THE WONDER AND HORROR OF THE HUMAN HEAD
This display focuses on a compelling group of sculptures and prints from the 1950s and early 1960s which use the form of the human head as a mirror for contemporary concerns and a template for universal human emotions and experiences. During this period, Britain was haunted by the memory of World War II. At the same time, she was threatened by the spectre of the Cold War and an escalating nuclear arms race. The powerful imagery of these conflicts permeates this display.
In these pieces the head is treated as a blank canvas or block of clay on which to apply or impress, sometimes literally, ideas and images. It is manipulated to reflect land patterns of aerial photographs, the muddy desolation of battlefields and bombsites, forms of armour and gas masks and the mushroom clouds of nuclear explosions. Sometimes it appears as an archaeological artefact, scarred and antiquated.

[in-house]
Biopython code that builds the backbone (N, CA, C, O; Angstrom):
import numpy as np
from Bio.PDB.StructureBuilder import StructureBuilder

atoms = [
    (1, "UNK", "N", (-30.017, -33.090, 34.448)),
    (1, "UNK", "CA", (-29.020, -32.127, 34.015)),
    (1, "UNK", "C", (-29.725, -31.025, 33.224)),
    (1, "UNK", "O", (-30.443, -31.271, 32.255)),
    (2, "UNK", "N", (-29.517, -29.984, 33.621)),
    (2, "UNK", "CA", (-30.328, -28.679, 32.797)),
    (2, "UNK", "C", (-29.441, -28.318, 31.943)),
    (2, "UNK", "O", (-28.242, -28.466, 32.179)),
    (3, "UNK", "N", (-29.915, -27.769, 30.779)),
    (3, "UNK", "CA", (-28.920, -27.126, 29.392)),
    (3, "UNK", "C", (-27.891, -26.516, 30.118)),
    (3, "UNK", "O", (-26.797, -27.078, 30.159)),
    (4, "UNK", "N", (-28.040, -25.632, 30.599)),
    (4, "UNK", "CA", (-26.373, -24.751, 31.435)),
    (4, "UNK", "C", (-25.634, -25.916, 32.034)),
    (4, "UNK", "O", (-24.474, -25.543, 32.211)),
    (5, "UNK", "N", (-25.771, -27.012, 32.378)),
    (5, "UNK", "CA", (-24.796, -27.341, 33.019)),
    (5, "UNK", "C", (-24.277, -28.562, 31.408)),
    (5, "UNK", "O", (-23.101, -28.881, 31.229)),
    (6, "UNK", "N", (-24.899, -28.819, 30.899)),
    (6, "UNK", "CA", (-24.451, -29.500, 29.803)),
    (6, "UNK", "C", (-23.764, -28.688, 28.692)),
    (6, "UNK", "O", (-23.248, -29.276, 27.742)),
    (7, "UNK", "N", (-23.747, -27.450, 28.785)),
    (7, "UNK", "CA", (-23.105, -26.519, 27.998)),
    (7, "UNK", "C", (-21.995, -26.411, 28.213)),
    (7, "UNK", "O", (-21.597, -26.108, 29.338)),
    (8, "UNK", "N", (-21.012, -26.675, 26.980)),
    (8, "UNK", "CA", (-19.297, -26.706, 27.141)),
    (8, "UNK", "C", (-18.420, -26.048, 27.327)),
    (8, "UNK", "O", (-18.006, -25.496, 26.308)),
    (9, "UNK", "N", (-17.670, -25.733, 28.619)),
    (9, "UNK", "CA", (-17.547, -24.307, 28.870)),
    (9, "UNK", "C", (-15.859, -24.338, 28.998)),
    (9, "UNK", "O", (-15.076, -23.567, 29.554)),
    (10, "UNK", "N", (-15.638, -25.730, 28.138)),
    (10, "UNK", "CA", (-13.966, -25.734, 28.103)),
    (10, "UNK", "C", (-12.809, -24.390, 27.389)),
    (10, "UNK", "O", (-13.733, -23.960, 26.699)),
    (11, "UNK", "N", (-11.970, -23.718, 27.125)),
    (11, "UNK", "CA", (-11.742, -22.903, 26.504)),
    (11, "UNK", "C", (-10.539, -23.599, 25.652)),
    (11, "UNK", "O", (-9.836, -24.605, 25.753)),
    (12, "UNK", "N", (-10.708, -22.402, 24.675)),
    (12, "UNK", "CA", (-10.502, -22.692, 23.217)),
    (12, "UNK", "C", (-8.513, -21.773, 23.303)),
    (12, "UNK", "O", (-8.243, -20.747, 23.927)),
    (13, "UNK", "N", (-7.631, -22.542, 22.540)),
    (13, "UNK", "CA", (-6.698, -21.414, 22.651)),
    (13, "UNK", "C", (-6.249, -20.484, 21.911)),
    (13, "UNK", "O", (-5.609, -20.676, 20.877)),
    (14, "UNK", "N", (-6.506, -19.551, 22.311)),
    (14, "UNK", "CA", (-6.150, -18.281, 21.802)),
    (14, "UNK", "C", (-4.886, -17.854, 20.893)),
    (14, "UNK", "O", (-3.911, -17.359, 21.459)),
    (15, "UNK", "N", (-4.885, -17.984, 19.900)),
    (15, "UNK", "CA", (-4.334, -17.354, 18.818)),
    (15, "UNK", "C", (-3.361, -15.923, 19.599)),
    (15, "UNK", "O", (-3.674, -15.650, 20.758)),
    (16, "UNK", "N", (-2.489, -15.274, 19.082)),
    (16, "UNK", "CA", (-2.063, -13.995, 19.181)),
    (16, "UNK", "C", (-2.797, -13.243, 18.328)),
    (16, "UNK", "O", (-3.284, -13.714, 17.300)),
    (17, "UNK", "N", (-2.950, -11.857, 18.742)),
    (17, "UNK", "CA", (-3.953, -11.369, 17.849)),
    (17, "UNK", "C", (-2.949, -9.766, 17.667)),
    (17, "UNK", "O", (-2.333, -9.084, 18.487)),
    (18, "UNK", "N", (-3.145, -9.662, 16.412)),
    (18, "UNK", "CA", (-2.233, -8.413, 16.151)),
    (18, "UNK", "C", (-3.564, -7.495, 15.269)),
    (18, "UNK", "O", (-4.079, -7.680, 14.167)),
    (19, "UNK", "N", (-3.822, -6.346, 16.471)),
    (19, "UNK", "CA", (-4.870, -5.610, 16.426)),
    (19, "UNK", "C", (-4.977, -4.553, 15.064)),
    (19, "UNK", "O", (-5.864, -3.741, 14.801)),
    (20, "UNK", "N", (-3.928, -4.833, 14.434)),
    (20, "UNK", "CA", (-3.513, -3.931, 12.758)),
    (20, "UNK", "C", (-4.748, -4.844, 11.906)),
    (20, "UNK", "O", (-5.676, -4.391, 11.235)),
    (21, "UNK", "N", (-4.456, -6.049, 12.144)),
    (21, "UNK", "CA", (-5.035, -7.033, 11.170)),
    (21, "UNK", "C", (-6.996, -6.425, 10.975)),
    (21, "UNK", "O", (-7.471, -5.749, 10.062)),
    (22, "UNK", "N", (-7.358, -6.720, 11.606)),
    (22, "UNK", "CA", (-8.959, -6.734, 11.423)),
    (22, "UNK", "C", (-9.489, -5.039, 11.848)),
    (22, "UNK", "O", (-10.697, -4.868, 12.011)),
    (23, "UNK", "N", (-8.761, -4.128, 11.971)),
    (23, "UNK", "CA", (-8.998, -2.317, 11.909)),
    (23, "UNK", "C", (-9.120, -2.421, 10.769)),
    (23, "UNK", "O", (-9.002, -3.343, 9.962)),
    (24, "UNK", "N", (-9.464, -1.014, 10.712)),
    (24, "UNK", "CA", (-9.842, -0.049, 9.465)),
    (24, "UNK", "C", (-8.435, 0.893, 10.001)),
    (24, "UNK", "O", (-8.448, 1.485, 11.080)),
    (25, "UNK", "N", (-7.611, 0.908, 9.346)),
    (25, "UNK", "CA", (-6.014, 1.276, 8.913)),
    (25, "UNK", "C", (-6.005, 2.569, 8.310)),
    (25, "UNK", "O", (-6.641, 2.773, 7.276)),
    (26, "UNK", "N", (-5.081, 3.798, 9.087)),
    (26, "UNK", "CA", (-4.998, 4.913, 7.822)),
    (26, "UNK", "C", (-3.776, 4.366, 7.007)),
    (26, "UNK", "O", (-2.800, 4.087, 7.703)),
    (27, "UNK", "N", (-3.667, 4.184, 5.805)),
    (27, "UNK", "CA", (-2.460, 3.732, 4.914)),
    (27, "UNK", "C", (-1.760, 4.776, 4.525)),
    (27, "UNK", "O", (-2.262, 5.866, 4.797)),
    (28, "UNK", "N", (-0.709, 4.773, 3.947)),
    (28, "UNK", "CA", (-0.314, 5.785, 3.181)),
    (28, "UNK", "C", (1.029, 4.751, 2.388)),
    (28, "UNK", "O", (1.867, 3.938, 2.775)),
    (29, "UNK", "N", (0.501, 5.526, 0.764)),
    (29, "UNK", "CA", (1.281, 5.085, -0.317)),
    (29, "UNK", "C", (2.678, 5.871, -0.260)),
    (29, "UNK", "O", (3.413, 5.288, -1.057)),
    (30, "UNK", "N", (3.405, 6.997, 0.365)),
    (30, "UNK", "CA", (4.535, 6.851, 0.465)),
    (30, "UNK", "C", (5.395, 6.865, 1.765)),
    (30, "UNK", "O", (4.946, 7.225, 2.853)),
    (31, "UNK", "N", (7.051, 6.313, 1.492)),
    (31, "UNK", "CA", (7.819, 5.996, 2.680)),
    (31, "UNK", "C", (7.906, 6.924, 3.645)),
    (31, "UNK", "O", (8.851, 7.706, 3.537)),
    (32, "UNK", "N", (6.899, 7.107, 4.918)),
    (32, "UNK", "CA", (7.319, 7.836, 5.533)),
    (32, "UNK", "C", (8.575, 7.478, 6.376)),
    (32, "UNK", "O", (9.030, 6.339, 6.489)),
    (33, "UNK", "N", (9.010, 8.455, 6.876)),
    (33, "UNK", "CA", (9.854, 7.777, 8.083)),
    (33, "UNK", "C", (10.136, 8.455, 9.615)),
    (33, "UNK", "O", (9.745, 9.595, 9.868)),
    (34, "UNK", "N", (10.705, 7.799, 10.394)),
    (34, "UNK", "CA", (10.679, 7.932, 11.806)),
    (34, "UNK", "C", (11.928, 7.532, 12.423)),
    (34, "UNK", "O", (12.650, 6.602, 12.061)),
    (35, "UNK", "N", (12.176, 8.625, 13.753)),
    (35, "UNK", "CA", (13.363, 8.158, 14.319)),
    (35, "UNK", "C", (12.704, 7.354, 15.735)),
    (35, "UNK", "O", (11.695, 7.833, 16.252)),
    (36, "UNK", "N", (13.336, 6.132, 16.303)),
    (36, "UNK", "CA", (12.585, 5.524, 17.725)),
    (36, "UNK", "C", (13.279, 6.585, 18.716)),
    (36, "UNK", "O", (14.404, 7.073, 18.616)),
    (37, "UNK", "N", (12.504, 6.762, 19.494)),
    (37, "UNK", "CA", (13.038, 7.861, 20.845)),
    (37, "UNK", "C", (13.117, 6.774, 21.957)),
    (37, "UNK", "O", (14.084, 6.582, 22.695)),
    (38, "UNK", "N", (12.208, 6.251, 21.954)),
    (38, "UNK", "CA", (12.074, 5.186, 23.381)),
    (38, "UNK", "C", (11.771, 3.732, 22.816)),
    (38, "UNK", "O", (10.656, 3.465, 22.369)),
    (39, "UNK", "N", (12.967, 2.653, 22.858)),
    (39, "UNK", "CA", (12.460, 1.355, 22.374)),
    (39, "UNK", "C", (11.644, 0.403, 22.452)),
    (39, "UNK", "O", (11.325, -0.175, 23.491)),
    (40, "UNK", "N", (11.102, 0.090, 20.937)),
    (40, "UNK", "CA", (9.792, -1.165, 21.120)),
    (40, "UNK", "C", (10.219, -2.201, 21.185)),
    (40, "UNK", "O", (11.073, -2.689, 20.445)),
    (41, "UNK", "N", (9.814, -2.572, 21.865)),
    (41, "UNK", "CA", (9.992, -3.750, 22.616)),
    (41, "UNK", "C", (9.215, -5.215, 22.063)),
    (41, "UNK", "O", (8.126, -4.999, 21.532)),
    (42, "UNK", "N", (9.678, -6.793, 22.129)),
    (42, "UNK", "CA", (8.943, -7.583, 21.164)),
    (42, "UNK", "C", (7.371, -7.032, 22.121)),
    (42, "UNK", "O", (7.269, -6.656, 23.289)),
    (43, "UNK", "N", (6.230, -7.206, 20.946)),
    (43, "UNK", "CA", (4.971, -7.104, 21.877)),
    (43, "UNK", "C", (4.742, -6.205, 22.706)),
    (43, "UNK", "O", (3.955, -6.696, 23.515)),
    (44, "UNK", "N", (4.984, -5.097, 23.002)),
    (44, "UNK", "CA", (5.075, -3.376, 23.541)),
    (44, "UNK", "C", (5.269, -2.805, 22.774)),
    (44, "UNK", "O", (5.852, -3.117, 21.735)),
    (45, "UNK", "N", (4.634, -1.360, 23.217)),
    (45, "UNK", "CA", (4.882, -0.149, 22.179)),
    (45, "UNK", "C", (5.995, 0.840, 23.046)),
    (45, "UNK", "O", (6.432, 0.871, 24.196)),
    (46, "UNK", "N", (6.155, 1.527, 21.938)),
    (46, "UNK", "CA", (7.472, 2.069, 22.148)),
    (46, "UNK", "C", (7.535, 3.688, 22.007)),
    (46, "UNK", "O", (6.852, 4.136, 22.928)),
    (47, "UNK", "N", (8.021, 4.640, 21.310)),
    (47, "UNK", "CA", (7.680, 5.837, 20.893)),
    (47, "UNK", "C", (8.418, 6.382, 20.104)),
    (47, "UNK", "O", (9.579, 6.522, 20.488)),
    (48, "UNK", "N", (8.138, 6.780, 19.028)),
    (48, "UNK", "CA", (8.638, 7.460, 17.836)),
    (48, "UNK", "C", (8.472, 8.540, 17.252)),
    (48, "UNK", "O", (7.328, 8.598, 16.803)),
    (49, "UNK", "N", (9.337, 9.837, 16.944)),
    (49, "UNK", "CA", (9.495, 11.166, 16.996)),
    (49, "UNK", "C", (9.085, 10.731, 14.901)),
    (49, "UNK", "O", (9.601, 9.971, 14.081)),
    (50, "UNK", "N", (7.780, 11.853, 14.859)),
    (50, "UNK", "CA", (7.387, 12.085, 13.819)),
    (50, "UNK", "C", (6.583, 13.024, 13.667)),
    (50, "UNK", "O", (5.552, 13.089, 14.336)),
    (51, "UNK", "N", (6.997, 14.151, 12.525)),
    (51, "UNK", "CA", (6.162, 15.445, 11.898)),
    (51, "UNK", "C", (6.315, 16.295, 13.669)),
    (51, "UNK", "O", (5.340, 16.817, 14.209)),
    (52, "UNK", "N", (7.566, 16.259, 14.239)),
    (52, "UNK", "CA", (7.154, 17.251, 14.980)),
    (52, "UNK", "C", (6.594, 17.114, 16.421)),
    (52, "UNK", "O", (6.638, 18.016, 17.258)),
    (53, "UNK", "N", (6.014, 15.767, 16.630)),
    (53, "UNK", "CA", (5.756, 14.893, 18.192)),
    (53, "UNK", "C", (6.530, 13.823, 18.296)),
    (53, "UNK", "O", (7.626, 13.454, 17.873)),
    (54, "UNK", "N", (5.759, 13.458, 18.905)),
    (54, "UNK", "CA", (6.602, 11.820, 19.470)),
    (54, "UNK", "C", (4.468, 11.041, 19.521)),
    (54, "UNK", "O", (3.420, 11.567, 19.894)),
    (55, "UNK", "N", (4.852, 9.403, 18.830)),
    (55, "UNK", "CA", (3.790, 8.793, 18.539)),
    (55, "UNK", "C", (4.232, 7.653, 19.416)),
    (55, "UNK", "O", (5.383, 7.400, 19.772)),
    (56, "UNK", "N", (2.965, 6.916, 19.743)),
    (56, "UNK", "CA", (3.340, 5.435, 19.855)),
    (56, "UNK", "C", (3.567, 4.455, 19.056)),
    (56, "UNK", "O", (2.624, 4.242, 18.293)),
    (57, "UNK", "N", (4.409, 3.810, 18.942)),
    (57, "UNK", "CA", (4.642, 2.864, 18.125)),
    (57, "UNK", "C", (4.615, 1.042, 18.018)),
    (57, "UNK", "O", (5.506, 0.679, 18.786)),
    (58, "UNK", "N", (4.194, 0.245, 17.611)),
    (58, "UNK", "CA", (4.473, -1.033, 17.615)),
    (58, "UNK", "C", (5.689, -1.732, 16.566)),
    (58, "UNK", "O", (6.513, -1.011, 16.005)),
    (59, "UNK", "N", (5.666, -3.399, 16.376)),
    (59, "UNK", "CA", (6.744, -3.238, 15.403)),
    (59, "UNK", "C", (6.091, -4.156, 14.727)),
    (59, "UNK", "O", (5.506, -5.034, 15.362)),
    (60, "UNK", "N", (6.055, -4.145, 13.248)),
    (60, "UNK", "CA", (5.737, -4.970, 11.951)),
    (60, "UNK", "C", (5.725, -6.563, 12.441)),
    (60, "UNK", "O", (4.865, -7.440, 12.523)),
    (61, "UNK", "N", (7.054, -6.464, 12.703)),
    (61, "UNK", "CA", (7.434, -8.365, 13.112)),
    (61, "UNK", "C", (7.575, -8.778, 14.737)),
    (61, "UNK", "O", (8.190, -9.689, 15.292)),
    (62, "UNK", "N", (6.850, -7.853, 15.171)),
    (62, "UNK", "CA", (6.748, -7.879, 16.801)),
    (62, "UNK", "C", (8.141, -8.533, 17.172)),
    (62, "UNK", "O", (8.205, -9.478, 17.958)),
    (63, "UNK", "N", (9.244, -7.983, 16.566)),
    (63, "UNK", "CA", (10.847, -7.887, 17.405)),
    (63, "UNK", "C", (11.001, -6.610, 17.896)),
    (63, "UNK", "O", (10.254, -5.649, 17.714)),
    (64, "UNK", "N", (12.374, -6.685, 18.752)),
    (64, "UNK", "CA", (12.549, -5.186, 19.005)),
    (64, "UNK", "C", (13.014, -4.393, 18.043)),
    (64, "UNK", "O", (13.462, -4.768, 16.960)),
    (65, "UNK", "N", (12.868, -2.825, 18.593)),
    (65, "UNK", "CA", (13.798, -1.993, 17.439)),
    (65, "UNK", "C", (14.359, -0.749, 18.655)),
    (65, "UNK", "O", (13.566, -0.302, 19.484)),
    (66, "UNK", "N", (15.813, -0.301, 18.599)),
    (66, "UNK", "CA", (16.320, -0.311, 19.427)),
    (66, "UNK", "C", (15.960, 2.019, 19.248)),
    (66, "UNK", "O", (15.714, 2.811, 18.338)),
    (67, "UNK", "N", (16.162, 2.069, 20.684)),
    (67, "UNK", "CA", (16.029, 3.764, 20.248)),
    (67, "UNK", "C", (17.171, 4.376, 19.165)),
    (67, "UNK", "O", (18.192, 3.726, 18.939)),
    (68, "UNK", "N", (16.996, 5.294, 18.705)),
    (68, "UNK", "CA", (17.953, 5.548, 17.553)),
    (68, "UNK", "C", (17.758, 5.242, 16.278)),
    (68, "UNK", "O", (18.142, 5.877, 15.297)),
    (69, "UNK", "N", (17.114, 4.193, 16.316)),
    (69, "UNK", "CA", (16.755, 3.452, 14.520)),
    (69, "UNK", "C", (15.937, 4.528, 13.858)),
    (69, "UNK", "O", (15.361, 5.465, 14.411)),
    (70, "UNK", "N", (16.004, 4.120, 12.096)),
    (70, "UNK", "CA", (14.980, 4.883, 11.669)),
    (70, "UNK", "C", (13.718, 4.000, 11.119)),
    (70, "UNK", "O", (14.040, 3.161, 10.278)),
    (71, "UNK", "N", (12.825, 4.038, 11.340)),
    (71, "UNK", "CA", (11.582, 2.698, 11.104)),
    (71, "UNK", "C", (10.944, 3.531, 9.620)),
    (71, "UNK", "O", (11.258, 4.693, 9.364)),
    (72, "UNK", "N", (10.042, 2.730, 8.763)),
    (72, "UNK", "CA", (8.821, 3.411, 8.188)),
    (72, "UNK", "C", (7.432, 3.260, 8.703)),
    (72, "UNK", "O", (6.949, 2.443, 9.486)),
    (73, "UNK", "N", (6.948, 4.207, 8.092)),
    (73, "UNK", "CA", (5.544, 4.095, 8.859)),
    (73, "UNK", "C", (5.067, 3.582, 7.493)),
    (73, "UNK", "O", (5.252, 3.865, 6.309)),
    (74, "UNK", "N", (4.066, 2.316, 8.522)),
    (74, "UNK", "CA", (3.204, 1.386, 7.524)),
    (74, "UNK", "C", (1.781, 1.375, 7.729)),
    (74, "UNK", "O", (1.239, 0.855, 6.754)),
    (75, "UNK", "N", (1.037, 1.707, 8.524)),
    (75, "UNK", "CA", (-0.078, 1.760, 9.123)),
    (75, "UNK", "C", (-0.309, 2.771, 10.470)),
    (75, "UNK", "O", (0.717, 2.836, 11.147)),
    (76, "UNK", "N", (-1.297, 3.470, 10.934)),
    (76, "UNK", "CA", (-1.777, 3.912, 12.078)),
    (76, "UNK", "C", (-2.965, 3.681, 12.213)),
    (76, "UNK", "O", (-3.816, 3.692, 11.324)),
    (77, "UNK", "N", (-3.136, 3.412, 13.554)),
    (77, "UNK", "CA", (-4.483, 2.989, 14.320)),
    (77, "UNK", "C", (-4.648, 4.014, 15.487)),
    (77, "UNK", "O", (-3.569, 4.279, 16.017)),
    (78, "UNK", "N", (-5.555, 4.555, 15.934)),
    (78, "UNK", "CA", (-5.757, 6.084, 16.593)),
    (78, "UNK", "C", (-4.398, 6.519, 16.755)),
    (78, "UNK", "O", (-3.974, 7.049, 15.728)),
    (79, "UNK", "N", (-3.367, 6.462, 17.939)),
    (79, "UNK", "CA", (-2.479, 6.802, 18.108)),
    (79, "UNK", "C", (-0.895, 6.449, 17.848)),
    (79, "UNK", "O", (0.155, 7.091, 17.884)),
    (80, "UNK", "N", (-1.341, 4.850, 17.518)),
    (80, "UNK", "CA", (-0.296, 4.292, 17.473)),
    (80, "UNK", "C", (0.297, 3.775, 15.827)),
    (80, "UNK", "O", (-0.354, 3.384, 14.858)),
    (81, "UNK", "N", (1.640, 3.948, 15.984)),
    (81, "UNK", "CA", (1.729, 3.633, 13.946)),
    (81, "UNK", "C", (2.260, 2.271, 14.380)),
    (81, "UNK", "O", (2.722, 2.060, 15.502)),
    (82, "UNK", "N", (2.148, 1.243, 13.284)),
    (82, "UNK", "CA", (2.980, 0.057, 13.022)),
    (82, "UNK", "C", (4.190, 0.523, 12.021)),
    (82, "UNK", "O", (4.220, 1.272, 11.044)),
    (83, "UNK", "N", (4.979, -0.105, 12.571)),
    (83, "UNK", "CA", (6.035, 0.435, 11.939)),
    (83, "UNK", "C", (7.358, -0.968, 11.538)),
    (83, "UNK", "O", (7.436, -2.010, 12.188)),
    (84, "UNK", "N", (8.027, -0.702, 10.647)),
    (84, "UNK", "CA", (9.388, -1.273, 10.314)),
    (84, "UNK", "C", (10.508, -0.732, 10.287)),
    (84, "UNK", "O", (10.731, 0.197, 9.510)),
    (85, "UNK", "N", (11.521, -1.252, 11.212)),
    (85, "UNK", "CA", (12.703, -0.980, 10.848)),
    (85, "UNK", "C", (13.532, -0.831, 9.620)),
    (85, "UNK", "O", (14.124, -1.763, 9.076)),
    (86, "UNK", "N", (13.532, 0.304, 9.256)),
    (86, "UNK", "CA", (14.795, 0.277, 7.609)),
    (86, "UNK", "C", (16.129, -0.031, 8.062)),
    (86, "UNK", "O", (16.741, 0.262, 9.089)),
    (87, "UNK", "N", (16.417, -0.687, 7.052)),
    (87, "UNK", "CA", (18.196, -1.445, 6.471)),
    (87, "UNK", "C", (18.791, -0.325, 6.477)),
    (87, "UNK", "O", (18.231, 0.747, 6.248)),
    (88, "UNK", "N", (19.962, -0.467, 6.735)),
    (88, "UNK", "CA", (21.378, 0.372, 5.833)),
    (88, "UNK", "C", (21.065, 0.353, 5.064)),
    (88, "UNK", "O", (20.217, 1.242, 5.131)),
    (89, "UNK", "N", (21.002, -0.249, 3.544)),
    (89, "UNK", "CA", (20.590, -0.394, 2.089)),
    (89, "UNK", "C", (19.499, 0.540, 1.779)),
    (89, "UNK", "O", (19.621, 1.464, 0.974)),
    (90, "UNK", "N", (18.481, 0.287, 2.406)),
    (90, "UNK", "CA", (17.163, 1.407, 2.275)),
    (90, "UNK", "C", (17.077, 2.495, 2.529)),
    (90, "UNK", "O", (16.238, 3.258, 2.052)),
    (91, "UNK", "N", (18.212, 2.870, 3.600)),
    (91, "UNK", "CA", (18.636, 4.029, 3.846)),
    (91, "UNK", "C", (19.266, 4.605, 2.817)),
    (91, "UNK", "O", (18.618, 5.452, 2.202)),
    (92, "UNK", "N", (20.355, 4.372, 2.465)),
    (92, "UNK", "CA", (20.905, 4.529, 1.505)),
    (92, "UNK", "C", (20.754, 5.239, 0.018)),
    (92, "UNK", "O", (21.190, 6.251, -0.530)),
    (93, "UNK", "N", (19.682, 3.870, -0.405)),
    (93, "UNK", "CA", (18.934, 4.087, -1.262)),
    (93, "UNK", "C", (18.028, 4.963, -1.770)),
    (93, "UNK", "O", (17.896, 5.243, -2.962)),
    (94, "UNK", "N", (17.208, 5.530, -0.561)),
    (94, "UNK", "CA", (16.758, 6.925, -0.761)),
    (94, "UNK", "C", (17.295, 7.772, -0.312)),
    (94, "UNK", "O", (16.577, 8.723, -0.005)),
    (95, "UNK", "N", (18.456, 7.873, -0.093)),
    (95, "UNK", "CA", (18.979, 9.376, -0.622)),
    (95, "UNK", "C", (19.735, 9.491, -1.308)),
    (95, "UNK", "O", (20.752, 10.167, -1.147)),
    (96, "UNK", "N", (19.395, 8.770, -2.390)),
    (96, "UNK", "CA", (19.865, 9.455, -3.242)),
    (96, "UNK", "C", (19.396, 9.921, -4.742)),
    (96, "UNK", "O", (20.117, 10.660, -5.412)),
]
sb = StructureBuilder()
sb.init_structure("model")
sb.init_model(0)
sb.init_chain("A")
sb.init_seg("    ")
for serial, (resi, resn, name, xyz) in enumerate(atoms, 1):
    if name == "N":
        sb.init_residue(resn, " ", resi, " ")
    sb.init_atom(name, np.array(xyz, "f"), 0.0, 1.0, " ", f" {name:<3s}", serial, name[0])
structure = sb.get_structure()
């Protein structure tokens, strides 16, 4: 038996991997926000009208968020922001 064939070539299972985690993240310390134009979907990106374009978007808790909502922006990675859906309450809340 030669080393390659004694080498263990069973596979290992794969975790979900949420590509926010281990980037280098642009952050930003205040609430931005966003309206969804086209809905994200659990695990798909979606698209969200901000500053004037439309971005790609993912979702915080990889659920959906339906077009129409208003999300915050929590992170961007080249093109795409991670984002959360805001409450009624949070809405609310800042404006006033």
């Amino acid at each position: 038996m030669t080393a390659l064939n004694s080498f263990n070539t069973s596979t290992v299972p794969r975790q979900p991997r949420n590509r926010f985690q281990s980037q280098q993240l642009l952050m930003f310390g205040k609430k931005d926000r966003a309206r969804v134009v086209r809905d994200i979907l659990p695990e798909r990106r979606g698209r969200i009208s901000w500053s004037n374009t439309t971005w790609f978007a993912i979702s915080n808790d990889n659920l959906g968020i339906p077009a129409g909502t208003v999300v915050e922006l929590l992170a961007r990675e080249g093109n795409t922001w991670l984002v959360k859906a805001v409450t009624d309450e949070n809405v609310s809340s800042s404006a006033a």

The display is built around a core of works from the Leeds collection, with additions from other public and private collections and includes works by William Turnbull, Eduardo Paolozzi, Henry Moore, Elizabeth Frink, Anthony Caro, Bernard Meadows, F.E. McWilliam, Geoffrey Clarke and Hubert Dalwood.
This display will run throughout 2007/08.
A piece of cloth woven from flax, hemp or cotton fibres. The word has generally come to refer to any piece of firm, loosely woven fabric used to paint on. Its surface is typically prepared for painting by priming with a ground.
Existing or coming into being at the same period; of today or of the present. The term that designates art being made today.
UK, Henry Moore Foundation
- 01 May 2007 − 31 October 2008